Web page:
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Evolution and Classification of Myosins, a Paneukaryotic Whole-Genome Approach

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      Abstract

      Myosins are key components of the eukaryotic cytoskeleton, providing motility for a broad diversity of cargoes. Therefore, understanding the origin and evolutionary history of myosin classes is crucial to address the evolution of eukaryote cell biology. Here, we revise the classification of myosins using an updated taxon sampling that includes newly or recently sequenced genomes and transcriptomes from key taxa. We performed a survey of eukaryotic genomes and phylogenetic analyses of the myosin gene family, reconstructing the myosin toolkit at different key nodes in the eukaryotic tree of life. We also identified the phylogenetic distribution of myosin diversity in terms of number of genes, associated protein domains and number of classes in each taxa. Our analyses show that new classes (i.e., paralogs) and domain architectures were continuously generated throughout eukaryote evolution, with a significant expansion of myosin abundance and domain architectural diversity at the stem of Holozoa, predating the origin of animal multicellularity. Indeed, single-celled holozoans have the most complex myosin complement among eukaryotes, with paralogs of most myosins previously considered animal specific. We recover a dynamic evolutionary history, with several lineage-specific expansions (e.g., the myosin III-like gene family diversification in choanoflagellates), convergence in protein domain architectures (e.g., fungal and animal chitin synthase myosins), and important secondary losses. Overall, our evolutionary scheme demonstrates that the ancestral eukaryote likely had a complex myosin repertoire that included six genes with different protein domain architectures. Finally, we provide an integrative and robust classification, useful for future genomic and functional studies on this crucial eukaryotic gene family.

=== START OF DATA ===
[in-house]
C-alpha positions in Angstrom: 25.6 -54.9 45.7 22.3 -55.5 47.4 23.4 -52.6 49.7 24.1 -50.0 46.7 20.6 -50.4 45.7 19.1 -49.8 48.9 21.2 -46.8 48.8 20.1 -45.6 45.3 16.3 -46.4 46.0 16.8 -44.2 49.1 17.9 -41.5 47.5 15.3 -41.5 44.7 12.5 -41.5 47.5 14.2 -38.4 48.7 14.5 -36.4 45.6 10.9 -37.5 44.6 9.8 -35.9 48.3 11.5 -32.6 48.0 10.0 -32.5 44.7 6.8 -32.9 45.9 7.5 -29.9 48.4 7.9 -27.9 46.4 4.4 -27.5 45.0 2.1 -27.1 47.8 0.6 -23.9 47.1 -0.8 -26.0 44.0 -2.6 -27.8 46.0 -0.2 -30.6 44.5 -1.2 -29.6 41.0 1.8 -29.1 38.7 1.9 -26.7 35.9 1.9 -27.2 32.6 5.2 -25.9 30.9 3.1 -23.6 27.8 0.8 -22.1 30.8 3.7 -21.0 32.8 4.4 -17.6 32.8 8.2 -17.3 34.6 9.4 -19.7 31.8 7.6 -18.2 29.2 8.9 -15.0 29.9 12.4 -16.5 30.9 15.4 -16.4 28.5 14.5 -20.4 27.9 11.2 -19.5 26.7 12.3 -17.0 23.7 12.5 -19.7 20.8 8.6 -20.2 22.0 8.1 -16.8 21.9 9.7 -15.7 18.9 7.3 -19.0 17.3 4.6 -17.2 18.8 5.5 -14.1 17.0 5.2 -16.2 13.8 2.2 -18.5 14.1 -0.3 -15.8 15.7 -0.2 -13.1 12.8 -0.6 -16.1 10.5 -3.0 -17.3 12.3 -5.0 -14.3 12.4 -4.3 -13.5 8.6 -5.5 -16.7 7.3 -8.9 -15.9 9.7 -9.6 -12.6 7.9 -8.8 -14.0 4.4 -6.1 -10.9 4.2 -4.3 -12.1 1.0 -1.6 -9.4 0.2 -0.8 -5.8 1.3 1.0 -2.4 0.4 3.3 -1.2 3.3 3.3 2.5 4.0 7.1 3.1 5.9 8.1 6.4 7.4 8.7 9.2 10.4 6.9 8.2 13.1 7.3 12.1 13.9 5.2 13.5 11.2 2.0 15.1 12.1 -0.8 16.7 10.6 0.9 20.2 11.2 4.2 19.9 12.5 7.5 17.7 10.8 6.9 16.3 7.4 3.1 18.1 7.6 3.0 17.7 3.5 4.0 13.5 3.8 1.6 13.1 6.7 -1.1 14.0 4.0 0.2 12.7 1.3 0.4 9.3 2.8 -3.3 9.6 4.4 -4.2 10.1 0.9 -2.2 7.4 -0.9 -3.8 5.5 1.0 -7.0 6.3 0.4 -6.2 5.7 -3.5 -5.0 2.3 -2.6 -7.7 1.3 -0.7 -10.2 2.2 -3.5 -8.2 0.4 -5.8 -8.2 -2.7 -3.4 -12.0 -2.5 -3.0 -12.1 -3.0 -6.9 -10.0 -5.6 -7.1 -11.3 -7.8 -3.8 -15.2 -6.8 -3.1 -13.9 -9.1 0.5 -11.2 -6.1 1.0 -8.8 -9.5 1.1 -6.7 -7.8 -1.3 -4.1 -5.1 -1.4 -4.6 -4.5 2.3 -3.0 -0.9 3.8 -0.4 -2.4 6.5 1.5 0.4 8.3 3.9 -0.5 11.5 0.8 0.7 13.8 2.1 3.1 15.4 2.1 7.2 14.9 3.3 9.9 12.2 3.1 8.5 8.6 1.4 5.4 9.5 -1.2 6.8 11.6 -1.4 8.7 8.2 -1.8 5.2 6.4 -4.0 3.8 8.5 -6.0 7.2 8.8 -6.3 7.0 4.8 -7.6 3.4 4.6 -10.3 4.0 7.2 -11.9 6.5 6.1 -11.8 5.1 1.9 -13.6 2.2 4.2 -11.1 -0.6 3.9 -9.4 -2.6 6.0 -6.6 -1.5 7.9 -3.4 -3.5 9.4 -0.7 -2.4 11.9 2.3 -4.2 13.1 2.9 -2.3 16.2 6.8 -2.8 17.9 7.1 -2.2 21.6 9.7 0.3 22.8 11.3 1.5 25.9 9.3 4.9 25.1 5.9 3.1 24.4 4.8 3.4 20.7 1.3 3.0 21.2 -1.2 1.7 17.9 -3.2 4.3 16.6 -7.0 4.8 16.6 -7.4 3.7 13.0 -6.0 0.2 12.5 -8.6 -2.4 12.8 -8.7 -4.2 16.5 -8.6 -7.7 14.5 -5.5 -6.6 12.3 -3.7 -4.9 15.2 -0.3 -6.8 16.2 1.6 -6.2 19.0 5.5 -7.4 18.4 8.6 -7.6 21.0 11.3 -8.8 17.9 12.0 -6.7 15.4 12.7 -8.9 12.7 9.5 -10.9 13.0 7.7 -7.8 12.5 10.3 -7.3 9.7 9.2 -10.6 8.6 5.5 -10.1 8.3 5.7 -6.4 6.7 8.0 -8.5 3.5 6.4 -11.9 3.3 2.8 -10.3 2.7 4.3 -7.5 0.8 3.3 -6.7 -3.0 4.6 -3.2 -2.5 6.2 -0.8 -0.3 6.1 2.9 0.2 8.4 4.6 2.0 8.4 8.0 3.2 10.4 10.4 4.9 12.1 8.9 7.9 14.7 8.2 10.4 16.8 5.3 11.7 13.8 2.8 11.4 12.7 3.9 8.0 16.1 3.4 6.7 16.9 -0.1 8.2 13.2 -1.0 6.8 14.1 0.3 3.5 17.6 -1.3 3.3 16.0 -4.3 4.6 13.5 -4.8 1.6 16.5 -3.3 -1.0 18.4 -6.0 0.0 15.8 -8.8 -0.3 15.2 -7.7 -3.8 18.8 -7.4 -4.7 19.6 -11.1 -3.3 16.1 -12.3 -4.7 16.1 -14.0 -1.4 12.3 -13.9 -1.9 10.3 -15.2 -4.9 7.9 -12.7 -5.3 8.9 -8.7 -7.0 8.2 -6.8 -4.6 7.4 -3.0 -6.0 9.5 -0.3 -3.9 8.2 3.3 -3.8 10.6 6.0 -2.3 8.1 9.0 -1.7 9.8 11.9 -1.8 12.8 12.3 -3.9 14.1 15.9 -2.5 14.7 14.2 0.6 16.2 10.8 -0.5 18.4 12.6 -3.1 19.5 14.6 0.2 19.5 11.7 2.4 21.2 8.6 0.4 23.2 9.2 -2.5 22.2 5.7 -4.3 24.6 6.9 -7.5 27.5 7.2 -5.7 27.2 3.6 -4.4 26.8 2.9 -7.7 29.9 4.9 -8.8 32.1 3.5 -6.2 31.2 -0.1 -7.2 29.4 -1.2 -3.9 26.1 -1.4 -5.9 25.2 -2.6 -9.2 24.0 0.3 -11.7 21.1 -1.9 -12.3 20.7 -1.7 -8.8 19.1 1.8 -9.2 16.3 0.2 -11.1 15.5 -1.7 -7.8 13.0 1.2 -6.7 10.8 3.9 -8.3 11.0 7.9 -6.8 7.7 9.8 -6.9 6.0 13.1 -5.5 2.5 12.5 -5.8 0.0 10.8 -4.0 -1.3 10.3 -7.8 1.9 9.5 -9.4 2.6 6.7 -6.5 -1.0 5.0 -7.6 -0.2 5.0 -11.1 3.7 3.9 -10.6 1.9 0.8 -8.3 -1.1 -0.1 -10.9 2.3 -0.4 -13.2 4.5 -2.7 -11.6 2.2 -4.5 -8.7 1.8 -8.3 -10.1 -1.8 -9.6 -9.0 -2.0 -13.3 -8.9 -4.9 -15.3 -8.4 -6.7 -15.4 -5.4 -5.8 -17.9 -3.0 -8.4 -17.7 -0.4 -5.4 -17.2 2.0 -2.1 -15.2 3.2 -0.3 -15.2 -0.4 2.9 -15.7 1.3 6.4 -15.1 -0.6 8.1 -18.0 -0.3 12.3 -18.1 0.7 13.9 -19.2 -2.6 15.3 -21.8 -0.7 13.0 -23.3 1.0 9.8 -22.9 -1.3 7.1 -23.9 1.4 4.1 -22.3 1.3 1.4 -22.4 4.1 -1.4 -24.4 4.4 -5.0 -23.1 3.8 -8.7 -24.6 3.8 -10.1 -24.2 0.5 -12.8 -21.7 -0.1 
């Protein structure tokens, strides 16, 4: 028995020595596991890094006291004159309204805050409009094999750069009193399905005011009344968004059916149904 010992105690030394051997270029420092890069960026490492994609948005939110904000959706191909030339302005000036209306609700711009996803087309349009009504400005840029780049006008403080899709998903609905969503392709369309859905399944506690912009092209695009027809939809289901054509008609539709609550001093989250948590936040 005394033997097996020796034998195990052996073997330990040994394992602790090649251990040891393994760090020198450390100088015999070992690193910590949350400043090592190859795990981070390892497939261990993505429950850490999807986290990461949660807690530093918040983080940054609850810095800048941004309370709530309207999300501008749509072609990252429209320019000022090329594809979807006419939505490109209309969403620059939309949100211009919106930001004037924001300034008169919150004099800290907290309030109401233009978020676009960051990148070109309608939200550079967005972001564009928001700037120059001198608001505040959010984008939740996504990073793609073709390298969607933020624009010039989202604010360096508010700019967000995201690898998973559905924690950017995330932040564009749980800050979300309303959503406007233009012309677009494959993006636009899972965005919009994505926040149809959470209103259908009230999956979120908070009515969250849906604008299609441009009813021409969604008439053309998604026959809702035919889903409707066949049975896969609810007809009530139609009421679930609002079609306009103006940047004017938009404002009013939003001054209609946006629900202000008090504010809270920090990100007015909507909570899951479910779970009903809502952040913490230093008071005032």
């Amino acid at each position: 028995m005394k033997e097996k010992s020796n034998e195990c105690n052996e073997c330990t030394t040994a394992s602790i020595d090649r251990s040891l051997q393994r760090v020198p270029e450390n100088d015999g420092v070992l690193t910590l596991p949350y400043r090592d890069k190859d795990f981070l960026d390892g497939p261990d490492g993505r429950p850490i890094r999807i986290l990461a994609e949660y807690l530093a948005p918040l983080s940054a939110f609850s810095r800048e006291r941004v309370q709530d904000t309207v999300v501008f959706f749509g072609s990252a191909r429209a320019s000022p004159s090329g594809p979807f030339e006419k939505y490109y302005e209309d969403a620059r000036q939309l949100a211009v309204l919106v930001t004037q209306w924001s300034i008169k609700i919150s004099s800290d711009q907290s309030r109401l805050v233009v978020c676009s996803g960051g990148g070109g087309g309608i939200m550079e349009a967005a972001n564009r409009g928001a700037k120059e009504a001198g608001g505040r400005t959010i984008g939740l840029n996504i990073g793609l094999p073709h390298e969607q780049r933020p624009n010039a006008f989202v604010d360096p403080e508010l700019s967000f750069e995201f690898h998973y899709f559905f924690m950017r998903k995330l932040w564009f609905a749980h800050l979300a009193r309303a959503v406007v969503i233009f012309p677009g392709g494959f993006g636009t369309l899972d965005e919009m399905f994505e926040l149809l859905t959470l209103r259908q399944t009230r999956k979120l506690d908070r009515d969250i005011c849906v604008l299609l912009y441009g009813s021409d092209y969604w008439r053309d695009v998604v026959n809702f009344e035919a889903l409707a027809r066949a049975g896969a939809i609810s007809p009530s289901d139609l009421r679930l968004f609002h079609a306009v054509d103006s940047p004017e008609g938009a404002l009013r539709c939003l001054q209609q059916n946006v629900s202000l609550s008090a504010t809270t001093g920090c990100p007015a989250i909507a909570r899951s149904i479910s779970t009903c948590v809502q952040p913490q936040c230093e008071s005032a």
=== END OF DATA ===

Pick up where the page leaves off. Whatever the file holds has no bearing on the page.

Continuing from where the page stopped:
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        MAFFT: a novel method for rapid multiple sequence alignment based on fast Fourier transform.

        A multiple sequence alignment program, MAFFT, has been developed. The CPU time is drastically reduced as compared with existing methods. MAFFT includes two novel techniques. (i) Homo logous regions are rapidly identified by the fast Fourier transform (FFT), in which an amino acid sequence is converted to a sequence composed of volume and polarity values of each amino acid residue. (ii) We propose a simplified scoring system that performs well for reducing CPU time and increasing the accuracy of alignments even for sequences having large insertions or extensions as well as distantly related sequences of similar length. Two different heuristics, the progressive method (FFT-NS-2) and the iterative refinement method (FFT-NS-i), are implemented in MAFFT. The performances of FFT-NS-2 and FFT-NS-i were compared with other methods by computer simulations and benchmark tests; the CPU time of FFT-NS-2 is drastically reduced as compared with CLUSTALW with comparable accuracy. FFT-NS-i is over 100 times faster than T-COFFEE, when the number of input sequences exceeds 60, without sacrificing the accuracy.